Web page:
Four Ways to Encourage Innovation in Customer Service

When business people speak of innovation, the focus is usually on a pioneering product or state-of-the-art service that will “revolutionize the industry.” But innovation can apply to any aspect of your company — including customer service.

Many business owners perceive customer service as a fairly cut-and-dried affair. Customers call, you answer their questions or solve their problems — and life goes on. Yet there are ways to transform this function and, when companies do, word gets around. People want to do business with organizations that are easy to interact with.

Here are four ways to encourage innovation in your customer service department:

  1. Welcome failure. Providing world-class customer service involves risk, and inevitably you’ll sometimes fail. For example, many businesses have jumped at the chance to use “big data” to develop automated systems to direct customers to answers and solutions. But the impersonality of these systems can frustrate the buying public until you establish the right balance of machine and human interaction. Remember, every failure opens the door to better strategies for serving your customers.
  2. Link compensation to employees’ contributions. Companies that fail to reward innovation aren’t likely to retain their best customers or establish a good reputation. Because customer service employees tend to be paid hourly or relatively nominal salaries, consider a cash bonus program for the “most innovative idea of the year.” Or you could hold semiannual or even quarterly innovation challenges with prizes such as gift cards or additional time off.
  3. Praise the groundbreakers. Employees who challenge customer-service tradition may find themselves at odds with management. But don’t be too quick to reprimand those with new ideas or methods. Fresh language and modes of communication enter the public consciousness regularly. Give company-wide recognition to those who find ways to adapt — even if their initial efforts bend the rules a bit.
  4. Be the customer. Among the most simple and practical ways to innovate your customer service is to simply pretend you’re a customer to get a firsthand view on how your employees treat those who contact your business. Business owners can make these calls themselves or, if your voice is too recognizable, find someone who’s less familiar but capable of taking detailed notes of the interaction.

Finding new ways to improve your company’s customer service isn’t easy. But innovations are always just one bright idea away. If you’d like more information and ideas about building your bottom line, contact our firm.

You Still Have Time to Make 2017 IRA Contributions

Tax-advantaged retirement plans like IRAs allow your money to grow tax-deferred — or, in the case of Roth accounts, tax-free. The deadline for 2017 contributions is April 17, 2018. Deductible contributions will lower your 2017 tax bill, but even non-deductible contributions can be beneficial.

Don’t lose the opportunity

The 2017 limit for total contributions to all IRAs generally is $5,500 ($6,500 if you were age 50 or older on December 31, 2017). But any unused limit can’t be carried forward to make larger contributions in future years.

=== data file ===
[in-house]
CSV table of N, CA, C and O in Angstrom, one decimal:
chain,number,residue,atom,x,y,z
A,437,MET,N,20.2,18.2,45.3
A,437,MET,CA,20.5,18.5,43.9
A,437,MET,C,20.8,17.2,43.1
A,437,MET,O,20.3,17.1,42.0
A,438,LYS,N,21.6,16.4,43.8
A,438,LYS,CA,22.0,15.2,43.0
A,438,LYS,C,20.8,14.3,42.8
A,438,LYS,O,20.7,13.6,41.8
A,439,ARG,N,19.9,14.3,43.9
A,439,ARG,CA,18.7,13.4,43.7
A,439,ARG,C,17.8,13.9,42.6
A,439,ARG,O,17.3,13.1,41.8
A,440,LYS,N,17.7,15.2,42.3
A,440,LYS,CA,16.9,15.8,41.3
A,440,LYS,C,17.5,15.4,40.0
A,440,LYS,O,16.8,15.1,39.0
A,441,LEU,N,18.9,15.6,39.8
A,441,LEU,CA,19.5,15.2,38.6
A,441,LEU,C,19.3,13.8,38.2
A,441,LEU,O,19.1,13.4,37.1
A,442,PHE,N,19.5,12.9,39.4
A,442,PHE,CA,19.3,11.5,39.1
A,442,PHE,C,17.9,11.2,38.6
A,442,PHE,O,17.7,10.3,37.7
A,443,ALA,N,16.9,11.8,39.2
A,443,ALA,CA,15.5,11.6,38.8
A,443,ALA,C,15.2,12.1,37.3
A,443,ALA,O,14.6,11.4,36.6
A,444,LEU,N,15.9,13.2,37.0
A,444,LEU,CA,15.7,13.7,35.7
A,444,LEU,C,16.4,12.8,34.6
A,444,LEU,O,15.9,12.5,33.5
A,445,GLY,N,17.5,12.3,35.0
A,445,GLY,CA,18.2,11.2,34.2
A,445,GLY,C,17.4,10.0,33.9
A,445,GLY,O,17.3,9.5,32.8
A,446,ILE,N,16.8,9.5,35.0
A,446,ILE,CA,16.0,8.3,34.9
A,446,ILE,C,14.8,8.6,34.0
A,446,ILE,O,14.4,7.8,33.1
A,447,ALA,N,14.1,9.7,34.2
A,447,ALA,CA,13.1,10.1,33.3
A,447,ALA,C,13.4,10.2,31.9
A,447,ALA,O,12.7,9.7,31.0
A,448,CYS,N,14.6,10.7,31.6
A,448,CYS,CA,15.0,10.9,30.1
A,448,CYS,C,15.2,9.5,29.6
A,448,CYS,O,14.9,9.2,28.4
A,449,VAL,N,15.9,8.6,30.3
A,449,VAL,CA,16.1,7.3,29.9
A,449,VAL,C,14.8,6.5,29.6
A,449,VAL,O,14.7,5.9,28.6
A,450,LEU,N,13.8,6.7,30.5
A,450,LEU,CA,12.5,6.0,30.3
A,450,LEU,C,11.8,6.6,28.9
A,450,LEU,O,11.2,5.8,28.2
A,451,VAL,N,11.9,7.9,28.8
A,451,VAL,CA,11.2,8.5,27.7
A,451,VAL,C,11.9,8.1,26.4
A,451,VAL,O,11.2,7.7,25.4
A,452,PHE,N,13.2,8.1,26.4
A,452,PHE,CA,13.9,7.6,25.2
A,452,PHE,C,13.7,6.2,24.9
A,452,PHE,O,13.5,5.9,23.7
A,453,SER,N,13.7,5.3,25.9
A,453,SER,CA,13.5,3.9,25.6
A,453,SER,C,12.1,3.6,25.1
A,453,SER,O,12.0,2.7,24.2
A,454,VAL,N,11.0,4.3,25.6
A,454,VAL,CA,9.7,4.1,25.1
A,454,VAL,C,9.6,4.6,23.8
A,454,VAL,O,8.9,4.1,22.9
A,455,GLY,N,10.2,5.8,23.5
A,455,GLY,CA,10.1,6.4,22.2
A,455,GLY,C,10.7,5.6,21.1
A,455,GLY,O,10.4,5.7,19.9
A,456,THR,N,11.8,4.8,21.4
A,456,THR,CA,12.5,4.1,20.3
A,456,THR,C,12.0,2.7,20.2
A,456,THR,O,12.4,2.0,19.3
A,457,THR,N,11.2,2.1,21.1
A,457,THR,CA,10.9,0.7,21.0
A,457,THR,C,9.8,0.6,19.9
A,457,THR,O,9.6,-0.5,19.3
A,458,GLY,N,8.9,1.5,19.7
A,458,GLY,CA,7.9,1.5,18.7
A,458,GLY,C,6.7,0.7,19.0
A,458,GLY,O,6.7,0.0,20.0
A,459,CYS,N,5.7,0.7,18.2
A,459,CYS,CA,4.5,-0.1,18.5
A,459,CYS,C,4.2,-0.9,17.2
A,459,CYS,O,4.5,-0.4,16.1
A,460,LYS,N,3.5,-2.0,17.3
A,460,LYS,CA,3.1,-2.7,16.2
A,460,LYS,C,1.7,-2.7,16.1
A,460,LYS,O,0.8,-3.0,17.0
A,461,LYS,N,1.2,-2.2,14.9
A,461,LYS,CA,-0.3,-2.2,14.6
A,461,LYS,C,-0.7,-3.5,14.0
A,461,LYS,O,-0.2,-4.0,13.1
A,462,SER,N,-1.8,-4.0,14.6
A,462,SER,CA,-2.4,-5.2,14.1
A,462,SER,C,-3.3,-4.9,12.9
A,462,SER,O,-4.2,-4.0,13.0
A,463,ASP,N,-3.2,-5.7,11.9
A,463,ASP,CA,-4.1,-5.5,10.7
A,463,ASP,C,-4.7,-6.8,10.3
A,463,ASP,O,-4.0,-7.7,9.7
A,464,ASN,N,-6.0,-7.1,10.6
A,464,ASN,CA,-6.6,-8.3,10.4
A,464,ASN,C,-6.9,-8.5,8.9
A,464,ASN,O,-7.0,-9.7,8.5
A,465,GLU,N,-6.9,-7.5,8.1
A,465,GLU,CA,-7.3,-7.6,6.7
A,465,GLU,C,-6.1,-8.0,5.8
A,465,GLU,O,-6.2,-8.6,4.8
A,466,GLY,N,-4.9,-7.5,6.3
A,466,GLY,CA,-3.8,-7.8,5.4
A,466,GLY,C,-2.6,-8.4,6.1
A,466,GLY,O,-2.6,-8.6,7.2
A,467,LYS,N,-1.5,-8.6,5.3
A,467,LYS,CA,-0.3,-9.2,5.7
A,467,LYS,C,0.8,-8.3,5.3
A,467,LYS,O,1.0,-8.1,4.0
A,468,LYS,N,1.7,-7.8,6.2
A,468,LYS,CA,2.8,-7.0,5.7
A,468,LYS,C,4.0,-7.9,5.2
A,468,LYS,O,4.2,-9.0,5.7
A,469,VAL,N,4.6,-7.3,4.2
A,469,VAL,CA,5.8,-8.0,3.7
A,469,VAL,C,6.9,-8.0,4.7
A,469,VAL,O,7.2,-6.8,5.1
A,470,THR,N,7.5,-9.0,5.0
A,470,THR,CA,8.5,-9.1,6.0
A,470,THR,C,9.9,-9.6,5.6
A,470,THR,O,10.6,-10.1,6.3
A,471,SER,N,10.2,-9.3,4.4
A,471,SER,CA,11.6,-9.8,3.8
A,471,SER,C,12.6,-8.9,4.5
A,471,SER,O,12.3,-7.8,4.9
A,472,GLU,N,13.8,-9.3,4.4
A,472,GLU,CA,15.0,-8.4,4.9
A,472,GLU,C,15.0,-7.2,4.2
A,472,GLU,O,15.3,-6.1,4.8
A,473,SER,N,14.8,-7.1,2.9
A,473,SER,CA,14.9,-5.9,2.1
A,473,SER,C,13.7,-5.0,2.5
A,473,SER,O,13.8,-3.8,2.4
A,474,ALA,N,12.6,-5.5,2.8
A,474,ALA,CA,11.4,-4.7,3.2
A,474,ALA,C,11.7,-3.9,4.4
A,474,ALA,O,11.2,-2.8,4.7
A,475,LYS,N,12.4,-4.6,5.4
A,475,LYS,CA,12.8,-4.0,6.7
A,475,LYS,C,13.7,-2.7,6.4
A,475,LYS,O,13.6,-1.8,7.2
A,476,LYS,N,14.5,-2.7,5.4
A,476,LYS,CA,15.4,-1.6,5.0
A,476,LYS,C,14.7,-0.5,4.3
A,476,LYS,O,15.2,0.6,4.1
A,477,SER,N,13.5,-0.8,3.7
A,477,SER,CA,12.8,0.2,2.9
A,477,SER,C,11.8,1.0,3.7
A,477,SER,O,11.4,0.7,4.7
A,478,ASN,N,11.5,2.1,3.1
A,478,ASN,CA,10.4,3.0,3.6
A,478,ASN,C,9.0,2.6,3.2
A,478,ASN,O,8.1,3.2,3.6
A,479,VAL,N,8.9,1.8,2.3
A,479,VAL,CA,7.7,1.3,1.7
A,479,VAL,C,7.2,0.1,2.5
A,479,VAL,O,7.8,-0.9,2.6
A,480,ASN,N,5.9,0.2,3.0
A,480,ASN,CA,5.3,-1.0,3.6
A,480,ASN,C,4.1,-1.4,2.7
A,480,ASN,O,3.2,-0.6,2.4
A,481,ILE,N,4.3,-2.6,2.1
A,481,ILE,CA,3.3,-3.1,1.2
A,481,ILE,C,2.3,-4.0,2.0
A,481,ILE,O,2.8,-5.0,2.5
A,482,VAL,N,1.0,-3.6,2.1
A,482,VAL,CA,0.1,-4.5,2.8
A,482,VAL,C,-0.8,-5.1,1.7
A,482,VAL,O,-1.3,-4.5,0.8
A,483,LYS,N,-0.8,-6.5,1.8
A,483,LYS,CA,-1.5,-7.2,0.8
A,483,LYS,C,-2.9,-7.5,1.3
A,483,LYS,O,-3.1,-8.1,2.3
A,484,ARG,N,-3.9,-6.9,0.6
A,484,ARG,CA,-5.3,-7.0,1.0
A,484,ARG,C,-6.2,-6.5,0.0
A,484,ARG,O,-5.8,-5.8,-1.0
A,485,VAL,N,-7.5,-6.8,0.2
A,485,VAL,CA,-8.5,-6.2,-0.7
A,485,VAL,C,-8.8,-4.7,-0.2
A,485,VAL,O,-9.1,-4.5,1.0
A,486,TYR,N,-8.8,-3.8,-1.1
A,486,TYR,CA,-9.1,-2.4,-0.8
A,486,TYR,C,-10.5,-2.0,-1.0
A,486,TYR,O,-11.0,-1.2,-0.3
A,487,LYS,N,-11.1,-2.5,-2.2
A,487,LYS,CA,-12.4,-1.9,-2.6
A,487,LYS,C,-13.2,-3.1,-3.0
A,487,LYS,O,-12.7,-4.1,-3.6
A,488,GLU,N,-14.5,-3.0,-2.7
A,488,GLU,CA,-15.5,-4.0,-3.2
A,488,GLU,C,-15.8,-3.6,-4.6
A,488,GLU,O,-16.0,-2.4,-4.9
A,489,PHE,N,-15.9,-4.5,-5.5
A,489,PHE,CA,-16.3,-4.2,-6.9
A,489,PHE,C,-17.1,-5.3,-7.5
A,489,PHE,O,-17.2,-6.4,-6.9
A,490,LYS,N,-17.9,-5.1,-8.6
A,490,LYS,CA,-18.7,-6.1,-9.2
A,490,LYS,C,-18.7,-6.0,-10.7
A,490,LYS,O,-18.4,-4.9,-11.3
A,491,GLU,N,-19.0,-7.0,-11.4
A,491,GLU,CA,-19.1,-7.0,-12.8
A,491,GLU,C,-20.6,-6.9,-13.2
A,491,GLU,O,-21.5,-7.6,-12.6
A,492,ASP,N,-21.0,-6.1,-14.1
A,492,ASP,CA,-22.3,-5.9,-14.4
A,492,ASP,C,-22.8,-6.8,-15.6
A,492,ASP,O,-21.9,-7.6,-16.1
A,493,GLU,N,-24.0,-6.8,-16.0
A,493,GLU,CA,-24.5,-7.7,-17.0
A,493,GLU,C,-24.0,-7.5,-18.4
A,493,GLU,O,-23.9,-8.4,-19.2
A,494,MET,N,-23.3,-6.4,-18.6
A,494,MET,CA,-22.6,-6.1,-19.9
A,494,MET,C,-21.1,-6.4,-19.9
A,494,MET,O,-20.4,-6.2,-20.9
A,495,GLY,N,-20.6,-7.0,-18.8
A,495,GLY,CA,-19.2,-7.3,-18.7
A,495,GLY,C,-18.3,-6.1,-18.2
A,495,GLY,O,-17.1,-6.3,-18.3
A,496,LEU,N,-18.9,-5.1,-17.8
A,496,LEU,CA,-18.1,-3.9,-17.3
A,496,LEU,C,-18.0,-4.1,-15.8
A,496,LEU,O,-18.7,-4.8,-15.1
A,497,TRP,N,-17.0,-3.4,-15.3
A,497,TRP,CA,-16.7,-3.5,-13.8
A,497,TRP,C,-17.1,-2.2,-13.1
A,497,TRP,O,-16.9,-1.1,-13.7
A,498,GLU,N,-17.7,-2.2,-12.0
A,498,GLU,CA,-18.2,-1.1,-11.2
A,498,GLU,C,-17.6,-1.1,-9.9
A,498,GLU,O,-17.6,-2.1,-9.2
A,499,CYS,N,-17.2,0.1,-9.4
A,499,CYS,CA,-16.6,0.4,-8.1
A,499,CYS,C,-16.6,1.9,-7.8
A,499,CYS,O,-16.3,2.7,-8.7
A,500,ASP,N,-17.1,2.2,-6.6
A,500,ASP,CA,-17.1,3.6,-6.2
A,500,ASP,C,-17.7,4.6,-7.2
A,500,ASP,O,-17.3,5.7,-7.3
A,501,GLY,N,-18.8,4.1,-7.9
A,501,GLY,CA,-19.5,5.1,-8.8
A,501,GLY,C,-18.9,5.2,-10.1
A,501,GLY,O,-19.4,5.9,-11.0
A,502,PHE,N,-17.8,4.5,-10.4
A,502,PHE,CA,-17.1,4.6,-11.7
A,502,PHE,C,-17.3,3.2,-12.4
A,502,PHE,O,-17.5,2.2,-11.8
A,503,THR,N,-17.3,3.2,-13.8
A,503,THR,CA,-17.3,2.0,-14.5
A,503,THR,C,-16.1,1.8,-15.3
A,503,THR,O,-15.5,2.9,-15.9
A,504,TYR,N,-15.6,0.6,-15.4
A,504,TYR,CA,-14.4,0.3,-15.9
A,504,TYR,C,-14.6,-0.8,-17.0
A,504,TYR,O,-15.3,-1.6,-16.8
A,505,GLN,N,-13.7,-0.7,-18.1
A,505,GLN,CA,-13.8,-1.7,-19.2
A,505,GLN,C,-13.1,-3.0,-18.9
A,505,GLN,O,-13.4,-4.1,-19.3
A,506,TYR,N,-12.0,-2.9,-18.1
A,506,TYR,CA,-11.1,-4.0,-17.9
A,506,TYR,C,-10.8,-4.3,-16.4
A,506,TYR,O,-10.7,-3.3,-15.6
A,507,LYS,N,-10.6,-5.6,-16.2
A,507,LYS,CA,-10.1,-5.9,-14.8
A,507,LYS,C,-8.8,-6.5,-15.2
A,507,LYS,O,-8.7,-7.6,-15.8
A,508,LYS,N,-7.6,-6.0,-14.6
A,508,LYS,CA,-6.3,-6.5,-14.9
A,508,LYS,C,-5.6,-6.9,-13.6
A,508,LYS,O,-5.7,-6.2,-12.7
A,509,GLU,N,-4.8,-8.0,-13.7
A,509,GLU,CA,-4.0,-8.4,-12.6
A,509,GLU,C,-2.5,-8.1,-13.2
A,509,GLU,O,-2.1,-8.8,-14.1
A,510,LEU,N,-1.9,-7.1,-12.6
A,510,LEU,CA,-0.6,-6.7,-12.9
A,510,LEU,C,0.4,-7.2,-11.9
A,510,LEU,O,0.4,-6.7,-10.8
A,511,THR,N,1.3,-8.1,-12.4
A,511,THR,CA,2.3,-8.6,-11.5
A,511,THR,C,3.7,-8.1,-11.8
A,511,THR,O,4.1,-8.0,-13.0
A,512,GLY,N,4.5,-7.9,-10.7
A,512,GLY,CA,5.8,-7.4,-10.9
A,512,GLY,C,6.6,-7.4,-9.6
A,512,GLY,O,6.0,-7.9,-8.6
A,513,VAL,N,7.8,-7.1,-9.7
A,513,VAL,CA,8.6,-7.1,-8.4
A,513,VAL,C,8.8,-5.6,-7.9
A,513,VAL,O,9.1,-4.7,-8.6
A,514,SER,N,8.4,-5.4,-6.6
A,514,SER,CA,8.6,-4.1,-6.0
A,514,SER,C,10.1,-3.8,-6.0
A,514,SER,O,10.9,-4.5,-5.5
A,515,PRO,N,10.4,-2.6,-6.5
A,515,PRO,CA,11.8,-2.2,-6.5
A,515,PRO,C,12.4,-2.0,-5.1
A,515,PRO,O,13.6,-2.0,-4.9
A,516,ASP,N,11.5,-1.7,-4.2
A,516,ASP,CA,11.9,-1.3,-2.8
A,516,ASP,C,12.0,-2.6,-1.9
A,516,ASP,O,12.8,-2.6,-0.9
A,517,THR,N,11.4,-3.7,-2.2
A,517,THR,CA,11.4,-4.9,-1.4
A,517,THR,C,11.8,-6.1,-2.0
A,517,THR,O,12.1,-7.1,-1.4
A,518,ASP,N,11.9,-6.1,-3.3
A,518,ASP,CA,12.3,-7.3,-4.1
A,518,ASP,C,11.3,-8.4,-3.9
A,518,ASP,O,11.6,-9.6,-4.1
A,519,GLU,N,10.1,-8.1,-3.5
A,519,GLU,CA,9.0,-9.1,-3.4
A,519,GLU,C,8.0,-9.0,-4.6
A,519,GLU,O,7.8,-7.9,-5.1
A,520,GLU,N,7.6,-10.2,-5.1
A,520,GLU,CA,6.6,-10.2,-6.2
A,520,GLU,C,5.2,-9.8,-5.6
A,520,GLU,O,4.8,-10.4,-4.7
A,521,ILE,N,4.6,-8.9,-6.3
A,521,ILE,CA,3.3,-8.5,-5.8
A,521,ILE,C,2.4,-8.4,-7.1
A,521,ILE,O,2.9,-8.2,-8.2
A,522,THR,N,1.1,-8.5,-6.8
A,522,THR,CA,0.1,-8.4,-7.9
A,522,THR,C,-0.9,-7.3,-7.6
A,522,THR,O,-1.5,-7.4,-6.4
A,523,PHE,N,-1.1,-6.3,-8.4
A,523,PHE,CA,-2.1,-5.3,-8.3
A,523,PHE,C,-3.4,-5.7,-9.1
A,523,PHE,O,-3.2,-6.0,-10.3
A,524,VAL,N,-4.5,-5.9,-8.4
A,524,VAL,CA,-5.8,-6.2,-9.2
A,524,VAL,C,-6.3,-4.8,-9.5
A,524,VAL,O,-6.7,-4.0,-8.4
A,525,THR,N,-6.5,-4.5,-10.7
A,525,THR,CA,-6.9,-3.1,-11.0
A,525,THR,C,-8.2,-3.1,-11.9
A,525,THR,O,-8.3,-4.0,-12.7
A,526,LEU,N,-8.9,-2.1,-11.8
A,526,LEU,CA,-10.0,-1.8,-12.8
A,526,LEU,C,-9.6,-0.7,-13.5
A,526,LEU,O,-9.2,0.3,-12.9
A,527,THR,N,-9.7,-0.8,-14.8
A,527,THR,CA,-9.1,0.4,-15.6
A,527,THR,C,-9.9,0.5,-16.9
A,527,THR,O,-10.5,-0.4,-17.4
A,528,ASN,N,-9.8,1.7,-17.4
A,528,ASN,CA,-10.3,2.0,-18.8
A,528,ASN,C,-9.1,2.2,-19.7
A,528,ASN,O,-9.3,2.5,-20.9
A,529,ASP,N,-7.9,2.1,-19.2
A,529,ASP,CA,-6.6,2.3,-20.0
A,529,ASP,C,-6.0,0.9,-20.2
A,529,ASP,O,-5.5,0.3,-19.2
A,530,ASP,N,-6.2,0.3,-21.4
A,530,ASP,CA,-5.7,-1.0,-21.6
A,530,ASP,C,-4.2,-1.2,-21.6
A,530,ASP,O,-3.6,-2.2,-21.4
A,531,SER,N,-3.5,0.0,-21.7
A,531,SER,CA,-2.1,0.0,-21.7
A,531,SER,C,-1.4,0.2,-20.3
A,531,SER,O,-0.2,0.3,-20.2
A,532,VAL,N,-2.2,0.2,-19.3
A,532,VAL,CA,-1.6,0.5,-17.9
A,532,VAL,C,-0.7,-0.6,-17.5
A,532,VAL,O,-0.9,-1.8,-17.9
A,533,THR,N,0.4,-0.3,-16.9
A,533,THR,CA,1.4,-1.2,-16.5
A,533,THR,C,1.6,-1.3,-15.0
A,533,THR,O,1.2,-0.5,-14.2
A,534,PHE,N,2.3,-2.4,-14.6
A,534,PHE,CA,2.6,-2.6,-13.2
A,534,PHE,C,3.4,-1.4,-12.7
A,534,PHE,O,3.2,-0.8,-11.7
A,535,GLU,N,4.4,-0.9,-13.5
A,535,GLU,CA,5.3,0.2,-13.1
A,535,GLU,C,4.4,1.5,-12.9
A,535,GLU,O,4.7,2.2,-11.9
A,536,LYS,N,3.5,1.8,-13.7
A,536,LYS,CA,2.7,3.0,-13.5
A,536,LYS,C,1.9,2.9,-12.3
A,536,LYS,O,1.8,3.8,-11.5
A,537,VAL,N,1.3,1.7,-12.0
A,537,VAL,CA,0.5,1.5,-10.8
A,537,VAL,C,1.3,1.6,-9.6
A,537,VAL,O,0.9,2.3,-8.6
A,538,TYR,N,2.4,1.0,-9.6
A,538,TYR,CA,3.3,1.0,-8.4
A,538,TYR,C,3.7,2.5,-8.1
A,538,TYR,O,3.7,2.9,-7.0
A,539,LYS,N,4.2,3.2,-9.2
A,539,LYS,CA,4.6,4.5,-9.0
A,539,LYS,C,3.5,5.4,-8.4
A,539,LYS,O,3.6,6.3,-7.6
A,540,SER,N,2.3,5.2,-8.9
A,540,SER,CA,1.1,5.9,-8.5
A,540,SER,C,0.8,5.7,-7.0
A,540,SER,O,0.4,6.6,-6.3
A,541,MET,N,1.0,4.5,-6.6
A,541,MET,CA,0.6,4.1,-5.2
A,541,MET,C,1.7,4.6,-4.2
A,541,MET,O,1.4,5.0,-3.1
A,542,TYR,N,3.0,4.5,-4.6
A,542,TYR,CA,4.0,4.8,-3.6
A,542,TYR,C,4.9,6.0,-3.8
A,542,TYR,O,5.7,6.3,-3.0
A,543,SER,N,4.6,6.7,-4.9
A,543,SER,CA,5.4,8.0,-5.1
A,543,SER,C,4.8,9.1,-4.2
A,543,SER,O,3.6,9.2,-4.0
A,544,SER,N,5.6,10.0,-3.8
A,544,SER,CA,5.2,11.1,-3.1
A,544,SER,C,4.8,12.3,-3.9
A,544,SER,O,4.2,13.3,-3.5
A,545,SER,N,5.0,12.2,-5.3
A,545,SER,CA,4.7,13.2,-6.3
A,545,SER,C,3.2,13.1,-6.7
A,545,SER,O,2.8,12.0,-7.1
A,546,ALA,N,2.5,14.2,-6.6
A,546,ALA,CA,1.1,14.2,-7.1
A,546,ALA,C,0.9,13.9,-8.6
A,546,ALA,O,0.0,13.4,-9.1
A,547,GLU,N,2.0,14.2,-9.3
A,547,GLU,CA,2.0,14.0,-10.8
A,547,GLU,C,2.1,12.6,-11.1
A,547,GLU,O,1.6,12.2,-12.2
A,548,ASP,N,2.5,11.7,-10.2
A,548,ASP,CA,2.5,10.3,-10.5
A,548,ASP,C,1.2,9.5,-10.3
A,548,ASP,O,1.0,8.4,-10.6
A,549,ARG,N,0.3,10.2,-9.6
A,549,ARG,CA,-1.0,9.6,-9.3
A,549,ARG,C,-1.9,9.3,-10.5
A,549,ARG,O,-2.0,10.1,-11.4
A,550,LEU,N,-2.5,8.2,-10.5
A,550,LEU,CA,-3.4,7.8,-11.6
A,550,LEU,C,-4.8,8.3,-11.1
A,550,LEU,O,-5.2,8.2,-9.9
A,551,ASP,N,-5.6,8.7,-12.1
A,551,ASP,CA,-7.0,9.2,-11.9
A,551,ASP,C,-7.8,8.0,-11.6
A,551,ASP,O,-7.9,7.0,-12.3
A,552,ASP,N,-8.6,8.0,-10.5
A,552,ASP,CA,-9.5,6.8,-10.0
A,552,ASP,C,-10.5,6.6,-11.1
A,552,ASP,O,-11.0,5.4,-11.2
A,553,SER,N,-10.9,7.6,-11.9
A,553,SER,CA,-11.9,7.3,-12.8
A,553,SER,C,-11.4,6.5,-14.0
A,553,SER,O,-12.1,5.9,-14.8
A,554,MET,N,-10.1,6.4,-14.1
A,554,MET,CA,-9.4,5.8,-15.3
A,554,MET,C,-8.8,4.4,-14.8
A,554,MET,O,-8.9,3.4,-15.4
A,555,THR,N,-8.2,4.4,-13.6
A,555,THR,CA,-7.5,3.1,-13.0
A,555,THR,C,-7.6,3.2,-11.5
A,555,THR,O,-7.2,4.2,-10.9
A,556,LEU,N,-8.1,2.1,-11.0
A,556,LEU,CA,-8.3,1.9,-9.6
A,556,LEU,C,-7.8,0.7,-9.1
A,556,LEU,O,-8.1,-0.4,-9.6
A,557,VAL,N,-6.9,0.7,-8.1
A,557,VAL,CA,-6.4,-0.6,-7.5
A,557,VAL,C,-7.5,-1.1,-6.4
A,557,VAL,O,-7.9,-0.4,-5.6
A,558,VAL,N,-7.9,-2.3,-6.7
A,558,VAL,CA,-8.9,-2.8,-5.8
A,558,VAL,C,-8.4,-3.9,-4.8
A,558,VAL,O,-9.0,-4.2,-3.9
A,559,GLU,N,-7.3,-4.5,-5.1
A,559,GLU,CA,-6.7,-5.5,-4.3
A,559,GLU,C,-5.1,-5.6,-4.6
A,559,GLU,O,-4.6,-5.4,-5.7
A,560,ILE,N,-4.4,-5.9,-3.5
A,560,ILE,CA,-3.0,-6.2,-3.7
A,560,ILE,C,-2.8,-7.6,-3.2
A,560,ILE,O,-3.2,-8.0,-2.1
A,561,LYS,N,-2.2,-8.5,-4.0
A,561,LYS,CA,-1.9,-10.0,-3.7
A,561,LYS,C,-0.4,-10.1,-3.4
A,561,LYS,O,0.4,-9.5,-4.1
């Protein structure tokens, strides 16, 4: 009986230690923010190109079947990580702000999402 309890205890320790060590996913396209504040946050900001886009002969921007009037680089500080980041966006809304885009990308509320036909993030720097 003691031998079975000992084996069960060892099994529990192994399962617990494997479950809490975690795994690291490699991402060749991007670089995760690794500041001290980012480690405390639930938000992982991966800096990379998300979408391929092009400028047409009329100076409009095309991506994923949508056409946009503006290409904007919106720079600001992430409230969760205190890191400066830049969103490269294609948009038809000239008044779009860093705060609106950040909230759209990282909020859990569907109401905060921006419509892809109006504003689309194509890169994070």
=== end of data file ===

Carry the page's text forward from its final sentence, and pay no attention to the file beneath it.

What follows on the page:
This means that, once the contribution deadline has passed, the tax-advantaged savings opportunity is lost forever. So to maximize your potential for tax-deferred or tax-free savings, it’s a good idea to use up as much of your annual limit as possible.

3 types of contributions

If you haven’t already maxed out your 2017 IRA contribution limit, consider making one of these types of contributions by April 17.

1. Deductible traditional. With traditional IRAs, account growth is tax-deferred and distributions are subject to income tax. If you and your spouse don’t participate in an employer-sponsored plan such as a 401(k), the contribution is fully deductible on your 2017 tax return. If you or your spouse does participate in an employer-sponsored plan, your deduction is subject to a modified adjusted gross income (MAGI) phase-out:

  • For married taxpayers filing jointly, the phase-out range is specific to each spouse based on whether he or she is a participant in an employer-sponsored plan:
    • For a spouse who participates: $99,000–$119,000.
    • For a spouse who doesn’t participate: $186,000–$196,000.
  • For single and head-of-household taxpayers participating in an employer-sponsored plan, the range is $62,000–$72,000.

Taxpayers with MAGIs within the applicable range can deduct a partial contribution; those with MAGIs exceeding the applicable range can’t deduct any IRA contribution.

2. Roth. With Roth IRAs, contributions aren’t deductible, but qualified distributions — including growth — are tax-free. Your ability to contribute, however, is subject to a MAGI-based phase-out:

  • For married taxpayers filing jointly: $186,000–$196,000.
  • For single and head-of-household taxpayers: $118,000–$133,000.

You can make a partial contribution if your MAGI falls within the applicable range, but no contribution if it exceeds the top of the range.

3. Non-deductible traditional. If your income is too high for you to fully benefit from a deductible traditional or a Roth contribution, you may benefit from a nondeductible contribution to a traditional IRA. The account can still grow tax-deferred, and when you take qualified distributions you’ll be taxed only on the growth.

Alternatively, shortly after contributing, you may be able to convert the account to a Roth IRA with minimal tax liability.

Maximize your tax-advantaged savings

Traditional and Roth IRAs provide a powerful way to save for retirement on a tax-advantaged basis. Contact us to learn more about making 2017 contributions and making the most of IRAs in 2018 and beyond.